Thandie Newton on becoming Condoleezza Rice
She’s the British queen of Hollywood, but will America love or hate Thandie Newton’s portrayal of Condoleezza Rice? By Nicola Graydon.
Thandie Newton famously turned down a starring role in Charlie’s Angels to focus on her marriage. By repute, she’s generous, frank and swears like a soldier. But I’m wondering what I’ll find: our meeting has been pushed back several times, and Newton herself seems controlling, dictating the clothes, location, look and feel of the photoshoot. Her stylist was summoned from Los Angeles. The photographer was vetted. Had our girl from Cornwall turned a bit Hollywood?
I needn’t have worried. Dressed in flip-flops, a mid-calf sequined skirt and a powder-blue cardigan, she’s candid and personable, although she confesses to feeling “twitchy” about interviews. “It’s an odd thing,” she says, “I’m learning that they are usually more about you than me – you’re the filter. I’m a bit wary.” Then she relaxes, takes a gulp of tea and shoos away her assistant. We’re in Vancouver on the set of her latest project, a disaster movie, 2012.
Thandie Newton is that rare thing, an actress who can glide between Hollywood blockbusters like Mission: Impossible to edgy indies like Gridlock’d with Tupac Shakur. A Cambridge graduate who can do a glam turn on the red carpet and remain firmly rooted to her family life in west London. Now 35, she’s happily married to the British writer and director Ol Parker and is the mother of two girls, Ripley, 7, and Nico, 3.
She’s one of Britain’s most successful actresses, scooping a Bafta in 2006 for her star turn in Crash, which became the definitive performance of that Oscar-winning movie – but she’s been flying under the radar of late, “sleepwalking” in “creative middle-aged spread”, playing, typically, the arm-candy wife or girlfriend. “I’ve let it happen because my work serves my life,” she says, emphatically. “And that’s how it should be.”
Two new films are about to return her to centre stage. The first is RocknRolla, where she plays a crooked accountant in a fly-by-the-seat-of-your-pants production directed by Guy Ritchie. “That perked up my appetite. Guy creates fantastic excitement on set and there’s an equality that allows you to do your best work.”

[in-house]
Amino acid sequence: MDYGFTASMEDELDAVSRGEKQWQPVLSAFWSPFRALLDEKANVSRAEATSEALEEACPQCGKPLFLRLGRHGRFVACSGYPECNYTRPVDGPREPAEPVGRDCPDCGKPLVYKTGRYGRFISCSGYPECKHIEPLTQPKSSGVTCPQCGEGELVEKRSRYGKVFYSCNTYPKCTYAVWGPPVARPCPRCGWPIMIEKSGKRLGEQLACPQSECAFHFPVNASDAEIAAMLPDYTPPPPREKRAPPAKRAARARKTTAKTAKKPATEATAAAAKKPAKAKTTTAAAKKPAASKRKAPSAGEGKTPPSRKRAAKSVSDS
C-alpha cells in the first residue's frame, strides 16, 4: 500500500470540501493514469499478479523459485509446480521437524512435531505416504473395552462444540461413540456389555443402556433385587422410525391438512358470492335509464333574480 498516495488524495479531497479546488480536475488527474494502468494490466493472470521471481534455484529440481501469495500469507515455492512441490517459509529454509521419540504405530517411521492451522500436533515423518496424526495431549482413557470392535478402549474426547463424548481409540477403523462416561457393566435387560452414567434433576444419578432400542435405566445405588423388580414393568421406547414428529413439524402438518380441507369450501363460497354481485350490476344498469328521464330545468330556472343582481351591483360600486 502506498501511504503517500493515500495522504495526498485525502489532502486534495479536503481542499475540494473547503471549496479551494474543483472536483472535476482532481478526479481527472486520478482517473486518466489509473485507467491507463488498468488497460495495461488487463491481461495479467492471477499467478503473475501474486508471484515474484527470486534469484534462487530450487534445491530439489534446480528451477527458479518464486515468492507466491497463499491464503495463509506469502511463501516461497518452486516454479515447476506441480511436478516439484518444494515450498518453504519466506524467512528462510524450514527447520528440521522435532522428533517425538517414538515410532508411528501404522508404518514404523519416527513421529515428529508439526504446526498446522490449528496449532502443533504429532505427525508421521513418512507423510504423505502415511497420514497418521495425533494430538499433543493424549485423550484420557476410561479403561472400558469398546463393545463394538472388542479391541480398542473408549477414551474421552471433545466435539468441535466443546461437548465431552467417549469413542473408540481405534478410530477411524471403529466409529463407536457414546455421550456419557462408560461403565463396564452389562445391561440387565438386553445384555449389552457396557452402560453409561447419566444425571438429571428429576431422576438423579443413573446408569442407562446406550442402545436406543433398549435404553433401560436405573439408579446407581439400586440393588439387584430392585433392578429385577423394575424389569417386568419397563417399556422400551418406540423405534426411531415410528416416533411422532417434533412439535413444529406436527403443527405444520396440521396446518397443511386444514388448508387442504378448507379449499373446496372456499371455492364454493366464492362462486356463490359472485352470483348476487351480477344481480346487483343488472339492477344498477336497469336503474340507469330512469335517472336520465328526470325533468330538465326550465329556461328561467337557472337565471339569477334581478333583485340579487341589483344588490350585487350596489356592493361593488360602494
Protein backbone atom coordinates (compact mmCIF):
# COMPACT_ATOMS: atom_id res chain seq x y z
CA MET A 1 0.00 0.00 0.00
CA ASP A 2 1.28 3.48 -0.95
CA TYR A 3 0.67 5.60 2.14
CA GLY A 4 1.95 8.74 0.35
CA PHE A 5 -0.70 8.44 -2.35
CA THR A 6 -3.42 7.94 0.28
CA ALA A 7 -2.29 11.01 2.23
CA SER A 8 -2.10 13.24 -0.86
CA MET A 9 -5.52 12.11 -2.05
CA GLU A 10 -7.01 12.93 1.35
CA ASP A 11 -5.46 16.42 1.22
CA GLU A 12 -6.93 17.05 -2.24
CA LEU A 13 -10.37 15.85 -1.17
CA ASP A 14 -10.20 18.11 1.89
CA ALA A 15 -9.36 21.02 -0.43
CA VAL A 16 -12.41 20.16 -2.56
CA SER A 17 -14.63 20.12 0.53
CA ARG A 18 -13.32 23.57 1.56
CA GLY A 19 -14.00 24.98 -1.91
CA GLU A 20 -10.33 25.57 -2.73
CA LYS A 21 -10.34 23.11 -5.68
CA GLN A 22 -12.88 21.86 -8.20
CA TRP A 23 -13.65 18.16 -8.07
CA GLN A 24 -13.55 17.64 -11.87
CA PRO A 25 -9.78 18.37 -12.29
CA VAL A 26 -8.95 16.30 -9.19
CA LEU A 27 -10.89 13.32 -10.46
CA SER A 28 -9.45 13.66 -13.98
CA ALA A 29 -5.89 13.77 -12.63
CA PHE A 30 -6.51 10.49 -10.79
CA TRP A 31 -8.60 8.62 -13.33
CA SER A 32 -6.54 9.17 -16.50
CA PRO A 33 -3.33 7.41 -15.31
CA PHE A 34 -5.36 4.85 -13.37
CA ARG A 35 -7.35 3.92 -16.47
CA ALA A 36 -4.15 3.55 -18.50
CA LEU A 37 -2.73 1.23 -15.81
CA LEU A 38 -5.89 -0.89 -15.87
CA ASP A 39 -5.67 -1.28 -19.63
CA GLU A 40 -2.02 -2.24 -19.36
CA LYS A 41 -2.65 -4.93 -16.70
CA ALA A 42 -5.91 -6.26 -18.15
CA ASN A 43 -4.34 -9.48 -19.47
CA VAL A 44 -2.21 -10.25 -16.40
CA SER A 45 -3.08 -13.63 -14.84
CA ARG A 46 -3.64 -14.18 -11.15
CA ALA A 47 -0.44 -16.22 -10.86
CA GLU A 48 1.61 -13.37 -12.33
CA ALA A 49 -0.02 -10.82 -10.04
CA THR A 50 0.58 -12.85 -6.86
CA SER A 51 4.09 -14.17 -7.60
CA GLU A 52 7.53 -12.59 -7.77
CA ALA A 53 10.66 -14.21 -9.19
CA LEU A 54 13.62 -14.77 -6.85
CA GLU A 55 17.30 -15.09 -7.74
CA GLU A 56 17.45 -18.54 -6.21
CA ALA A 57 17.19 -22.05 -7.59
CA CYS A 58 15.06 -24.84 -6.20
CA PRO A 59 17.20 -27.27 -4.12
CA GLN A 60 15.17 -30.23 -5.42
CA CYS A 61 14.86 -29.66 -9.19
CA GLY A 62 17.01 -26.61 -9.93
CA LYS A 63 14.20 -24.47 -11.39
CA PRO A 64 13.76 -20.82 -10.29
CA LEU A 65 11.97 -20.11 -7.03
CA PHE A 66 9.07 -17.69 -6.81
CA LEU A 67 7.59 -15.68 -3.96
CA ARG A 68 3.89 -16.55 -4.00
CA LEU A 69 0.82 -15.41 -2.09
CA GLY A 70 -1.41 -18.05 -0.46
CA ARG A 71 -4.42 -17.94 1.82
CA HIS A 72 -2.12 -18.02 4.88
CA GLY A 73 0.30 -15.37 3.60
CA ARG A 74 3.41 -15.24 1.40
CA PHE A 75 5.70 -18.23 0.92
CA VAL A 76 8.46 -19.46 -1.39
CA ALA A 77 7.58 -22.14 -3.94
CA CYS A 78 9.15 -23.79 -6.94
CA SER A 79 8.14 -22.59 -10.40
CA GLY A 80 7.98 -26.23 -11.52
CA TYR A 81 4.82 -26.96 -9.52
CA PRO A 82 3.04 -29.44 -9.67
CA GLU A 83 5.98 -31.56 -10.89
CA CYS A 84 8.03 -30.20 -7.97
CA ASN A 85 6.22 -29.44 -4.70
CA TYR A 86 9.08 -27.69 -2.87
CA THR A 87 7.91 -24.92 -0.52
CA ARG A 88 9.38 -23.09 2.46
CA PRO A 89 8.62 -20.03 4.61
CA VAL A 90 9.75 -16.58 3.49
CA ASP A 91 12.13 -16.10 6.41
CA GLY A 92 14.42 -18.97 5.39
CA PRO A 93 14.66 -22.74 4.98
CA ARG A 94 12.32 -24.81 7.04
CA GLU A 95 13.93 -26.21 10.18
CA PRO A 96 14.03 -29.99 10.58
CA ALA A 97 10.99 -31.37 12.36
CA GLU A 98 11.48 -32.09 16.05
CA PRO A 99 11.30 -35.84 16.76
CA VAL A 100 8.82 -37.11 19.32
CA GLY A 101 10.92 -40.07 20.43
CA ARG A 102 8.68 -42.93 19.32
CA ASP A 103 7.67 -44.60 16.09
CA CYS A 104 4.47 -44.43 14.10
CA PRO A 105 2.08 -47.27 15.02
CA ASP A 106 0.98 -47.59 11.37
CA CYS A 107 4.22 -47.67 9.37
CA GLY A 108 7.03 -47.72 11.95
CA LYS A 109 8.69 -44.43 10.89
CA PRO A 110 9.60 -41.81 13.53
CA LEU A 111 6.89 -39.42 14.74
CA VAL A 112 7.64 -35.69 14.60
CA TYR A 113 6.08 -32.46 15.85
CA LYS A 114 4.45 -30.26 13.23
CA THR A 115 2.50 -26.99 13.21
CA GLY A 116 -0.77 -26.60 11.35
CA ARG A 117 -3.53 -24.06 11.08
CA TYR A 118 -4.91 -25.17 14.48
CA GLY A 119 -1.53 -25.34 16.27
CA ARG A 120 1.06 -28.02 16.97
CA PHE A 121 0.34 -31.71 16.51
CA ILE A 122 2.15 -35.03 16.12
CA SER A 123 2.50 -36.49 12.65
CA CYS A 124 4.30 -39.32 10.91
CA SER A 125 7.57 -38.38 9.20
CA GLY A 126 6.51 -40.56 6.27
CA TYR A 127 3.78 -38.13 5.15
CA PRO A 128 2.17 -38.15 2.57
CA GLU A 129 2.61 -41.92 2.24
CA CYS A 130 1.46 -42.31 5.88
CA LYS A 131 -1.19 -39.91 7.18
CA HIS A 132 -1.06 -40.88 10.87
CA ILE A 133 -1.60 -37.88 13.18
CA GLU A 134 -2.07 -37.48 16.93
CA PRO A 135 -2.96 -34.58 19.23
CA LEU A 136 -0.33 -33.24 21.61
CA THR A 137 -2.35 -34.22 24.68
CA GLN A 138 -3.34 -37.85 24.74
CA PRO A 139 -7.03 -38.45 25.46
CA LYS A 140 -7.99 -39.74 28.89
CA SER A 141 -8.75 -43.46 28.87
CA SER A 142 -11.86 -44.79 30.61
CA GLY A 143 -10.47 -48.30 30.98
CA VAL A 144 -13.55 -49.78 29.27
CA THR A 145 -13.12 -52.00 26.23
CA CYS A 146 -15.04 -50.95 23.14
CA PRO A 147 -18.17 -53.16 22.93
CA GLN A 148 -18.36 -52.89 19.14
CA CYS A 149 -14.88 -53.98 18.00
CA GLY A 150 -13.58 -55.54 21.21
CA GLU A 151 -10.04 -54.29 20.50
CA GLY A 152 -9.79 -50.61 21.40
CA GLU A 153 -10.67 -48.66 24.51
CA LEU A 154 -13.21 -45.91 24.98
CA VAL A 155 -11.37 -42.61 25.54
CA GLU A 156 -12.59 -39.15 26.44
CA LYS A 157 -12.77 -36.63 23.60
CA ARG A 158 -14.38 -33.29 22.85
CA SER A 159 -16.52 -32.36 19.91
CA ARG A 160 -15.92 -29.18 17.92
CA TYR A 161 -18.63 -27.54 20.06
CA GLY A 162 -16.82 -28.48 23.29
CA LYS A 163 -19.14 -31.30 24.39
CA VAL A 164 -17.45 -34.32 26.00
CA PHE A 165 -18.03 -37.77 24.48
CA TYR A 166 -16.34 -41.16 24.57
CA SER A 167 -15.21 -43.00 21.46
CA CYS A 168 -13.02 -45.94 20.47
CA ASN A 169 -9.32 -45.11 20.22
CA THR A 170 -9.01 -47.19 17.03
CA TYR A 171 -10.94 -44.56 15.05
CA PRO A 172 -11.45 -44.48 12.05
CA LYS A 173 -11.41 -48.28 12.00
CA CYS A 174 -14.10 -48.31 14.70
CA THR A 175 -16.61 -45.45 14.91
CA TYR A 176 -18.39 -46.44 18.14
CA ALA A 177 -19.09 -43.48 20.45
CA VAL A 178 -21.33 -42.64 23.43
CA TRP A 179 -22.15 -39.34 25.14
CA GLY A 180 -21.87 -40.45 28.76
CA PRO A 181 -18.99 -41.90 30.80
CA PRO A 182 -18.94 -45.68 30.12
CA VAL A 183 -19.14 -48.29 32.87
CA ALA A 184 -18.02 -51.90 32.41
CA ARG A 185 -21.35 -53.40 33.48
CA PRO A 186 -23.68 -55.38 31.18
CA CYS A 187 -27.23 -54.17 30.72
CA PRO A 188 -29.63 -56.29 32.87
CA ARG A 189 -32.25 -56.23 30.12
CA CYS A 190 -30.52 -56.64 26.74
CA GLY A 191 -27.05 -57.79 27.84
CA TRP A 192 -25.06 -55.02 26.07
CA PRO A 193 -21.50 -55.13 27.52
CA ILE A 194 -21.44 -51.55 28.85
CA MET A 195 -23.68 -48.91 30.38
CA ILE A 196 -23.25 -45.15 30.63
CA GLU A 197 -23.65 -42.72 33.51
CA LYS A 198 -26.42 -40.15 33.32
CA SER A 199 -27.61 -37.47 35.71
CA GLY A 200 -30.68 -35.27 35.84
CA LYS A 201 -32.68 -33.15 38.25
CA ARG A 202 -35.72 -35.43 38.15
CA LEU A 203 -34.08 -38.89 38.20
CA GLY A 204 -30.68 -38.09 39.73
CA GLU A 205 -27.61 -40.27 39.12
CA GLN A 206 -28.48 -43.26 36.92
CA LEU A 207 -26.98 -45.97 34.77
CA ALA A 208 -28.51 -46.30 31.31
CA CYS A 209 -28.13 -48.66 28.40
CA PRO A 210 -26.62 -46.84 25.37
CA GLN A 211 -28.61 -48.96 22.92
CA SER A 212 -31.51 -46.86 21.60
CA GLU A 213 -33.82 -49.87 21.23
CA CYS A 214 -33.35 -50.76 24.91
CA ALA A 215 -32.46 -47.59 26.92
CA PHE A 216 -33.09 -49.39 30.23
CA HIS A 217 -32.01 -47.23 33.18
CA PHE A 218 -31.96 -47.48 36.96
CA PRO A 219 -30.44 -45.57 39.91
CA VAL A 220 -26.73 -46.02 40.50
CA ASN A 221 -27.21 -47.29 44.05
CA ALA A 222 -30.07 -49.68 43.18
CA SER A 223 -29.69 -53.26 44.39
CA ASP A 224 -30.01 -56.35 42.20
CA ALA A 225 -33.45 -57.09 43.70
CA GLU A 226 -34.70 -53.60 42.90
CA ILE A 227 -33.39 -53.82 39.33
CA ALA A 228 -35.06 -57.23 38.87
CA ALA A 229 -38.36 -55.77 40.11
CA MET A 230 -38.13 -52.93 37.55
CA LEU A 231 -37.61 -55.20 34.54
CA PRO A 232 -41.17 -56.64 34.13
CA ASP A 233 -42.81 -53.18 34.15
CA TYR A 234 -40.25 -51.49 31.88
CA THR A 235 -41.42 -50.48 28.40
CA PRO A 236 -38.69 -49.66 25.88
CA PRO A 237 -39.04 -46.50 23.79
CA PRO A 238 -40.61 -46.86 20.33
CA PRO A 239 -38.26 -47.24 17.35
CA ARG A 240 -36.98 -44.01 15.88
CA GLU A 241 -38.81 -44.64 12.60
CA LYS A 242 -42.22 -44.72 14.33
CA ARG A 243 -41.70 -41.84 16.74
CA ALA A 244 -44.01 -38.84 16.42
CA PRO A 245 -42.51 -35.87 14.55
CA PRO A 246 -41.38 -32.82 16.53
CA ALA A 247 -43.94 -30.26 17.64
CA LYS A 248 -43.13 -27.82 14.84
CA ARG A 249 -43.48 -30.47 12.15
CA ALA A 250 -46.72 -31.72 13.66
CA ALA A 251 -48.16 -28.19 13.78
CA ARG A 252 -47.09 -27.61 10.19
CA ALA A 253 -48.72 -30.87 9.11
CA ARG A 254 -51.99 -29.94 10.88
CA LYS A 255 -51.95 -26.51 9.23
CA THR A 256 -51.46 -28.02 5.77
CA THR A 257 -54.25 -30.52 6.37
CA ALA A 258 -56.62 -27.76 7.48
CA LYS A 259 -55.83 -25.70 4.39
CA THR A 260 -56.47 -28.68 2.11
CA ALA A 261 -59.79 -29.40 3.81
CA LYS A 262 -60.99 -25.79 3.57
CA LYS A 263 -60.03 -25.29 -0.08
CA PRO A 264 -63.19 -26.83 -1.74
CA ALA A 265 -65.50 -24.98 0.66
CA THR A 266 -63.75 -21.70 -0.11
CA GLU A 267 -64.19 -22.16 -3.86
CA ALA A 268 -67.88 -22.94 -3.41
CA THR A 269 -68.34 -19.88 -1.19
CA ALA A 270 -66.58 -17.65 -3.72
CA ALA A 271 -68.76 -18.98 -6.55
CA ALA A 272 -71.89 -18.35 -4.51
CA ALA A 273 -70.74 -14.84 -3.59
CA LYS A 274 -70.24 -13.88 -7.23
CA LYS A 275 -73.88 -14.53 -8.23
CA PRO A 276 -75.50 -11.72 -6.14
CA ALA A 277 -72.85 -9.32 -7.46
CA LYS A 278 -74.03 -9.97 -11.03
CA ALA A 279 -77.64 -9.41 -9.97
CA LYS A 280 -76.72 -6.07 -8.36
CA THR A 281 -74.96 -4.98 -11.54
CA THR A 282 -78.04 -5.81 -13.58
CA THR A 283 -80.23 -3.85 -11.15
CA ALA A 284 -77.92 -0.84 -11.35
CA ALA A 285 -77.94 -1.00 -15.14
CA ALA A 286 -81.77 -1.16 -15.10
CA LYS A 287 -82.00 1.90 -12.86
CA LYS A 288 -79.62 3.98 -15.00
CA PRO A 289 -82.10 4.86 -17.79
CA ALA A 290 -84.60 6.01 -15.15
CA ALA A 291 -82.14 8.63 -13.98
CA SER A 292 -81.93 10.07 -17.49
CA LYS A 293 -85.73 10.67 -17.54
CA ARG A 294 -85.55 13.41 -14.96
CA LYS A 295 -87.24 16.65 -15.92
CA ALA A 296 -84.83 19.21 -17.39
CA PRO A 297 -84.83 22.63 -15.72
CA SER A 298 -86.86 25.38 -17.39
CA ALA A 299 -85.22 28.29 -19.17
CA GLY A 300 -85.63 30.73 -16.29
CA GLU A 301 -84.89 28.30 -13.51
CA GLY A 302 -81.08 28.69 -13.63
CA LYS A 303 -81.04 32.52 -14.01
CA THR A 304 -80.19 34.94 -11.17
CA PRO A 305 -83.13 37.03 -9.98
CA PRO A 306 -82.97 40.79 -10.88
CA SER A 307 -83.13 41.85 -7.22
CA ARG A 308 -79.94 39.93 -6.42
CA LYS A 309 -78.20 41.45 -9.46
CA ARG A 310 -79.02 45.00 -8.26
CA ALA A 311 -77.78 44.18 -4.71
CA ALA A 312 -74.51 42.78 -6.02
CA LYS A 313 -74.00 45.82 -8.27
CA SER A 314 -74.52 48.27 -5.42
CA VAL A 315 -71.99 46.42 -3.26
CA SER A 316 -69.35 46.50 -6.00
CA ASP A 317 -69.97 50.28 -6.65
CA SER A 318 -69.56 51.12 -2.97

Thandie plays it posh and sexy: all sharp bob, slim cigarettes and ruthless heels, holding her own amid a sea of gangster testosterone. “Guy goes with accidents, he surrenders to the chaos. The ending changed on a dime. I’m in this scene with another actor who said something as a joke and Guy says, ‘Let’s go with it.’ It was fun, fun, fun. Throw the camera around. Just do it.”
Then along came Oliver Stone asking her to play Condoleezza Rice in W, his forthcoming biopic of George W Bush that promises to be the most controversial movie of the year.
“Oliver woke me up,” she says. Stone had an “absolute belief that I could play this character who was absolutely nothing like me. She didn’t look like me; she’s a couple of decades older than me. And I’m English, for goodness’ sake”.
When she first went to see Stone to discuss the role, she confesses that she didn’t even know how to spell Rice’s name. “I knew she was secretary of state and that was about it.” But the script was exciting, and at her next meeting with Stone she accepted the offer. “I decided to close my eyes and leap. I wanted to take the risk.”
So she took herself back to London and began working. “That was when it got really f***ing fun,” she says, rubbing her hands with glee. “It was like doing a really involved paper back at Cambridge and my paper was Condoleezza Rice.” She read biographies, articles, books on the Bush administration, on Cheney, on torture, Abu Ghraib, Guantanamo. “You name it, I read it,” she says. “I had two things going on: reading about this young woman, and the incredible story of the Bush administration. This gigantic beast, this machine and how it was cranking toward war. I wanted to become drunk with knowledge.”
Some weeks later, in rehearsals in Louisiana, it started to feel like a very bad idea. “I was thinking, ‘F***, have I made a mistake?’ The make-up team told her that prosthetics were out of the question because they would melt in the heat. “That was a bit of a blow,” she says, grimacing. “They told me they would do a ‘feel-alike’ rather than a lookalike, and I knew that was going to be a real problem for me.”
They were six weeks away from filming and she still had no idea how she was going to play this enigmatic figure. “I was only just feeling my way in.” She was convinced that Stone would lose faith, but he didn’t. “I was waiting for him to say, ‘Look, babe, this isn’t working.’ But instead, he said, ‘You’re a plodder, aren’t you?’ And I am like that. I am that kind of tortoise that just needs to take my time. He gave me permission to do that. I loved his relaxed belief that whatever I did, it was going to be good.”